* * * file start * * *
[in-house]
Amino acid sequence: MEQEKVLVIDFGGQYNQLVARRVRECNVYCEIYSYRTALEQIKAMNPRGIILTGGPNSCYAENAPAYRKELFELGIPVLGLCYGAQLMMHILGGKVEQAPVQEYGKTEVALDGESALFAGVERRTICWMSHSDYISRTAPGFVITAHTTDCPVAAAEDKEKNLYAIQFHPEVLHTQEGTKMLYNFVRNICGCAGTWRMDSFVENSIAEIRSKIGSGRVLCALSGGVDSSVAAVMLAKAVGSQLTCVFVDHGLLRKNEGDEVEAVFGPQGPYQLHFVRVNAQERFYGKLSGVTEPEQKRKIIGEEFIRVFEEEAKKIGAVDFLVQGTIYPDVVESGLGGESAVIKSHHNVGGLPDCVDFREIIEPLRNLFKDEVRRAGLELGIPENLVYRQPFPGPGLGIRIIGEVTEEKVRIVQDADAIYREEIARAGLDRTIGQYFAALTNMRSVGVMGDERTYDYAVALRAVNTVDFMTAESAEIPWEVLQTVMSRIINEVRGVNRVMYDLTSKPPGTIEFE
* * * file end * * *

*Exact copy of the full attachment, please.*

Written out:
[in-house]
Amino acid sequence: MEQEKVLVIDFGGQYNQLVARRVRECNVYCEIYSYRTALEQIKAMNPRGIILTGGPNSCYAENAPAYRKELFELGIPVLGLCYGAQLMMHILGGKVEQAPVQEYGKTEVALDGESALFAGVERRTICWMSHSDYISRTAPGFVITAHTTDCPVAAAEDKEKNLYAIQFHPEVLHTQEGTKMLYNFVRNICGCAGTWRMDSFVENSIAEIRSKIGSGRVLCALSGGVDSSVAAVMLAKAVGSQLTCVFVDHGLLRKNEGDEVEAVFGPQGPYQLHFVRVNAQERFYGKLSGVTEPEQKRKIIGEEFIRVFEEEAKKIGAVDFLVQGTIYPDVVESGLGGESAVIKSHHNVGGLPDCVDFREIIEPLRNLFKDEVRRAGLELGIPENLVYRQPFPGPGLGIRIIGEVTEEKVRIVQDADAIYREEIARAGLDRTIGQYFAALTNMRSVGVMGDERTYDYAVALRAVNTVDFMTAESAEIPWEVLQTVMSRIINEVRGVNRVMYDLTSKPPGTIEFE